Movement is limited to just several feet ahead of the player, making walking a repetitive and uncomfortable task of pointing and clicking pointing and clicking pointing and clicking pointing and clicking. Fatigue set in quickly. It’s as if the movement was limited for the sake of retaining a pace that complimented the game’s scripted scares better. It didn’t, because I felt the least immersed in a VR game than ever before. Combine frustrating controls and very repetitive level design to get lost in, and boy do you have an angry CJ.
That said, I haven’t played the game since release in July. There’s no indication that the game’s movement control received any updates. Developer Red Meat Games replied to a Steam forum post in July about them considering locomotion support, but they have not said anything since on the matter. Shame, because the biggest thing here preventing me from experiencing all Bring to Light has to offer is what I’d typically expect to be improved in VR — the controls. And to be fair, it’s playable in 2D with standard controls, which is how I’ll have to go about playing the next time I launch it.
VR Accessory Review: VROptician Prescribed Lenses
If you’re a glasses wearer, like me, the ritual to begin playing a VR game can be all the more irritating. Despite having a sizeable playspace in my living room close to where my desktop is, I need do the following before I start playing any VR game: move a table, power both lighthouses, place the piece of cardboard I cut to size into the frame of the living room mirror to avoid tracking issues, move my dog to the couch, pull out the Vive, plug it in, position the cord, and start SteamVR. Once it’s time to put the Vive on, careful placement in consideration to my glasses is needed. This extends to taking off the Vive as well. Glasses will scratch the lenses of your precious, expensive headset — which is what happened to me. Trying to escape reality can be quite a pain in the butt.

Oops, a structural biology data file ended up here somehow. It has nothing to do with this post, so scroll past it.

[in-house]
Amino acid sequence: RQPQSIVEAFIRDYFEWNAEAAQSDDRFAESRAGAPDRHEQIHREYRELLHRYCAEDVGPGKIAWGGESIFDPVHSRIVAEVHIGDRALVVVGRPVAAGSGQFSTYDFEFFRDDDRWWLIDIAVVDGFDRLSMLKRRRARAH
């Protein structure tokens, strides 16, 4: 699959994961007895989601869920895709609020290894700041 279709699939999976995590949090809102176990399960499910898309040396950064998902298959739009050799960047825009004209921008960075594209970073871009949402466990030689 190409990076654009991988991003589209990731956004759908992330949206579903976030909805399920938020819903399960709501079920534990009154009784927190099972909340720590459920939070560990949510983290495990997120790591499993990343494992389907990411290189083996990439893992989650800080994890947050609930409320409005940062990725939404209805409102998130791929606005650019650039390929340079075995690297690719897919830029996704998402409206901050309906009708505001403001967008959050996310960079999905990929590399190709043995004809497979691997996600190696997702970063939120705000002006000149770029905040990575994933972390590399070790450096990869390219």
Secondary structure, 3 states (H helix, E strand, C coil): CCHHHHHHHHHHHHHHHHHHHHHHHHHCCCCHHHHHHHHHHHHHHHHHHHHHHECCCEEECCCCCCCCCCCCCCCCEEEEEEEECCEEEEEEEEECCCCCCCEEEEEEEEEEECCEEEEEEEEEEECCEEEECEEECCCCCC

I had enough. First, I purchased some Polywatch polish to restore the Vive lenses myself to avoid exorbitant repair fees and wait times (repair guide here). I then researched my options for prescribed lenses. Thanks to positive reviews on Reddit, I came across VROptician (previously known as VR-Lens Germany). Their flat rather than curved lens inserts came highly recommended over other brands. I reached out to the company for more info, and they were nice enough to send me a review sample. Since the lenses arrived, VR has never been better.
VROptician is a two-man team who operate the company alongside their full-time jobs. They offer prescribed (and un-prescribed) Carl ZEISS Vision lenses for most leading VR headsets starting at €69. ZEISS BlueProtect lenses are available for an extra €30 — cost wise, you’re essentially buying a pair of decent glasses.
Though shipped from Germany, my lenses arrived sooner than the month-long ETA I was given. Popping them in was relatively easy, but if you’re like me and get nervous around expensive electronics, you may be worried about applying too much pressure to snap the inserts into place. The difference in comfort, FOV, and clarity was immediately noticeable. No longer did I need to fiddle with my glasses throughout play or worry about them touching the Vive’s own lenses. And because I play a lot of Beat Saber as a form of fun cardio, I don’t need to worry about lens fog as often either — just my luscious eyelashes leaving smudges from time to time. The packaging included microfiber cloths for each insert, though the quality of cloth can be improved as a few rogue fibers were noticeably coming off of them.
If you’re an avid VR fan with poor eyesight, prescribed inserts are a must. WIDMOvr offers a nearly identical product to VROptician for roughly the same price, with complimentary attachable covers, but it appears their inserts have smaller lenses and thicker plastic molding. My biggest complaint would be the lack of left or right indicators on VROptician’s offerings. Otherwise, they make a solid product that elegantly solved one of my frustrations playing VR games. Now to resolve that annoying headset wire…
I’ve still got quite the VR backlog to go through, so stay tuned for more Into The Void in the future! If you’d like to feed my VR addiction, you won’t have much trouble finding my Amazon wishlist… Also, be sure to read my full Transference review here.